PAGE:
NORTON — Anniversaries are meant to be celebrated, with special significance given when the year ends in zero. But for all the party planning that’s involved, it’s the behavior of the invited guests that makes the occasion truly special.
So with the Deutsche Bank Championship marking 10 years at TPC Boston, the PGA Tour put together a show unlike any seen in these parts before. The game’s top 13 players, according to the world golf ranking, all were in the field, a first for this event.
Getting the biggest names and best draws is only part of it, though. Having most of them play well ups the stakes and the interest considerably, which is appropriate, considering this occupies a prime spot on the schedule and remains the second of four playoff events.
But having the world’s top-ranked player win the tournament by a single shot, with Tiger Woods, Phil Mickelson, Dustin Johnson, and Adam Scott also in the mix? Let’s call that a wonderfully unexpected present.
It probably wasn’t necessary, but Rory McIlroy validated his current standing in the golf world, shooting a final-round 67 on Monday and winning a star-studded Deutsche Bank Championship in comeback fashion. He wiped out a three-shot deficit to Louis Oosthuizen at the start of the round, then watched as the South African stood over a downhill 12-foot putt for birdie on the 18th hole to force a playoff. It missed right, giving McIlroy his second victory over his last three starts, his third win of the season, and the inside track for player of the year honors.
“Today was great. I just wanted to get off to a good, solid start and maybe put Louis under a little bit of pressure,’’ said McIlroy, who joins Woods (2006) as the only players to win the Deutsche Bank Championship while ranked No. 1 in the world. “Once I got into the lead, I felt very comfortable and just tried to keep applying the pressure – hit fairways, hit greens – and it worked for the most part.’’
McIlroy finished at 20-under 264. Oosthuizen, who stormed into the lead with a third-round 63, found out again why it’s so difficult to back up a really low score with another one, especially when a tournament is on the line. He could only manage an even-par 71, shooting over par on the front nine (37) a day after he needed just 29 shots.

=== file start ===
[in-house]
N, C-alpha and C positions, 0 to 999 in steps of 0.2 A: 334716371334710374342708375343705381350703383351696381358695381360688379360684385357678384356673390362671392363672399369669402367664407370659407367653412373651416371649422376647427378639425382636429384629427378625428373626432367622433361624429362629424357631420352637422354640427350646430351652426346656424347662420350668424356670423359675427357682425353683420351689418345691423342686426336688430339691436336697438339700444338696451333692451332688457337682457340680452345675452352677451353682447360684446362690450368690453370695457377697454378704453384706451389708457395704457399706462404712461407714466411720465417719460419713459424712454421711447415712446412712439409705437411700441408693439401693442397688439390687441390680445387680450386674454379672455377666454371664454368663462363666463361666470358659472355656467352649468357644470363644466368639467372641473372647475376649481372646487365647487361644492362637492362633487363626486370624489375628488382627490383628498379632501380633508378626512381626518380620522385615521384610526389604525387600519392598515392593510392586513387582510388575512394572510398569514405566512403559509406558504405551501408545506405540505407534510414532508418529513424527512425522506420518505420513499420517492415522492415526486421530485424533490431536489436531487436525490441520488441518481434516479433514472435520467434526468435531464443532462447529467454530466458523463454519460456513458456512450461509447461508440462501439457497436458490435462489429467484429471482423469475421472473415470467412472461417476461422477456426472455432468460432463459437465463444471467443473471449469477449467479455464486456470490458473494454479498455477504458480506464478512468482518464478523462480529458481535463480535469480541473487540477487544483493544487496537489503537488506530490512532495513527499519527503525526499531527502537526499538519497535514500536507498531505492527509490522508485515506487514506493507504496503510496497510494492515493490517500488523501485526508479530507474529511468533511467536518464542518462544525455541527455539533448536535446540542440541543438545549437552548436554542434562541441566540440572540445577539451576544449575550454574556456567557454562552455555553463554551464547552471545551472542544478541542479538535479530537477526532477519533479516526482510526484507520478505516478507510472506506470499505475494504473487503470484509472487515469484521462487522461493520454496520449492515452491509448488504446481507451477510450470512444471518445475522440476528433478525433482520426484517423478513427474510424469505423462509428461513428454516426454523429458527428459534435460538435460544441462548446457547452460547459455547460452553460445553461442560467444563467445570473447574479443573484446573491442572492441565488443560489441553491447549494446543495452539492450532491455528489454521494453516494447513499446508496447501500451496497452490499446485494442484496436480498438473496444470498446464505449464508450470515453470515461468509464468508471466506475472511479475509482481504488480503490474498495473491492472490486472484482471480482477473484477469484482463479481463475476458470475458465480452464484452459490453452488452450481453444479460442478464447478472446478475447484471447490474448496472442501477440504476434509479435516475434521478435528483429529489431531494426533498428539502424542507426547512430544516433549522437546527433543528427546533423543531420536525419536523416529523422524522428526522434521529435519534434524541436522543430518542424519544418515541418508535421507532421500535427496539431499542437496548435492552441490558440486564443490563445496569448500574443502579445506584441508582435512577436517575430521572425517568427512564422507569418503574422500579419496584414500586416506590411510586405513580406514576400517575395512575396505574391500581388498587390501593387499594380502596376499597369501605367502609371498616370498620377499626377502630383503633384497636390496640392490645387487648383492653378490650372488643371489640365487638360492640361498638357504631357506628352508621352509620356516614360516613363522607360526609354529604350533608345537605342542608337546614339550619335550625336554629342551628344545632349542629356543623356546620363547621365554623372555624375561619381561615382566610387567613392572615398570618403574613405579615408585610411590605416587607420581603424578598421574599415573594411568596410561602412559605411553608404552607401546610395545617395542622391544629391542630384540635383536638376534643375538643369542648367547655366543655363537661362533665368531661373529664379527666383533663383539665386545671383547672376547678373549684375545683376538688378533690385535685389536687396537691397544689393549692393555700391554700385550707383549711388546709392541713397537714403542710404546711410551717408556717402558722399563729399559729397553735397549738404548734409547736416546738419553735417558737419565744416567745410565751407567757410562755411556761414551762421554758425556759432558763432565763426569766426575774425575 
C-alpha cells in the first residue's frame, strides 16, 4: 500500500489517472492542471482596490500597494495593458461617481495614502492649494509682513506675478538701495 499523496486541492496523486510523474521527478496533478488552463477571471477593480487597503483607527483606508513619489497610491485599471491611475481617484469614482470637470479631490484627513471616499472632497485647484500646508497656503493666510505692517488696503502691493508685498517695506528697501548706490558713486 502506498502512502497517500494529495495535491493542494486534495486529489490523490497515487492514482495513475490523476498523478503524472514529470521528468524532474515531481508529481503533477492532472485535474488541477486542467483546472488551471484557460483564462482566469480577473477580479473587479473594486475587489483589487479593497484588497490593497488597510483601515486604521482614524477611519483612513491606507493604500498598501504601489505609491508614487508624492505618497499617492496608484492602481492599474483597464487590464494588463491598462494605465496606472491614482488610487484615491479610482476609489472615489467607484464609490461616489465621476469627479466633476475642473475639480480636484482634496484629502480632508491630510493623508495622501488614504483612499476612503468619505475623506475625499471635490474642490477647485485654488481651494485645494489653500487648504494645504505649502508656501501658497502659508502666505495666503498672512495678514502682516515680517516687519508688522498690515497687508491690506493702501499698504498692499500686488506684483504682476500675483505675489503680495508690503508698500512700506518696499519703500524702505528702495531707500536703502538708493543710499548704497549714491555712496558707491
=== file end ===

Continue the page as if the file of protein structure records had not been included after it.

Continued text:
Woods (66) never got closer than two. Mickelson (66) and Johnson (70) tied for fourth at 14 under, with Brandt Snedeker (67) alone in sixth, another shot back.
Johnson, Snedeker, and a handful of others were anticipating a call from US Ryder Cup captain Davis Love on Monday night, hoping for good news. Love will make his four captain’s picks on Tuesday morning.
McIlroy already had secured his spot on Team Europe, and will be waiting when the Yanks host the matches later this month near Chicago. The way he’s playing, he’ll be tough to beat.
Nobody could do it this week. Trailing by three, McIlroy got off to the start he was looking for, making birdies at the second, third, and fourth. Oosthuizen also birdied No. 4 and still led by one when he walked onto the fifth tee. When he walked off the green, the lead was gone, his double bogey after a wayward drive opening the door for McIlroy, who had his own problems at No. 5 but still made a bogey, which tied him for the lead. A 3-foot birdie putt on No. 6, after a towering 9-iron from 154 yards, put McIlroy in front for good.
“Had a couple wobbles there coming in, but did enough in the early part of the round to have enough of a cushion to get the job done,’’ McIlroy said. “He didn’t get off to the start that he wanted to, and I got level with him pretty soon in the round.’’
Birdies at the eighth and 12th extended McIlroy’s lead to three, but Oosthuizen came back with birdies of his own at Nos. 13 and 15. Still down one, and with McIlroy in trouble on No. 17, Oosthuizen sensed an opportunity. But from 140 yards with a 9-iron, his approach got caught in the wind and missed the green, then Oosthuizen compounded the miscue by hitting a poor chip and missing the putt for par, extra costly when McIlroy also made bogey. The approach into No. 17 is the one shot he’d most like back.
“Rory at a stage was three shots ahead of me, and I felt like I did good to put myself within one, two holes to go,’’ Oosthuizen said. “A bit disappointed in the bogey on 17, but all in all, second for the week, I played really well. Rory really played so well the front nine. He made a lot of birdies and was pushing.’’
Add McIlroy to the list of impressive winners at the Deutsche Bank Championship, a group that began with Scott, who was 23 when he won the first tournament in 2003. Then Woods, Mickelson, and Vijay Singh twice. If the tournament ever honors its past champions, it’ll be a robust collection of Hall of Famers.
McIlroy is also 23, already a two-time major champion. He chose to play the Deutsche Bank Championship for the second time, adding to a tournament that was in a celebratory mood to begin with, even before producing one of the season’s best leaderboards.
When the sun was beginning to set on Labor Day, the world No. 1 was holding the trophy and wearing a victory belt, a new prize in recognition of 10 successful years. It was hard to tell who was enjoying the moment more — McIlroy for winning, or the tournament for having him win.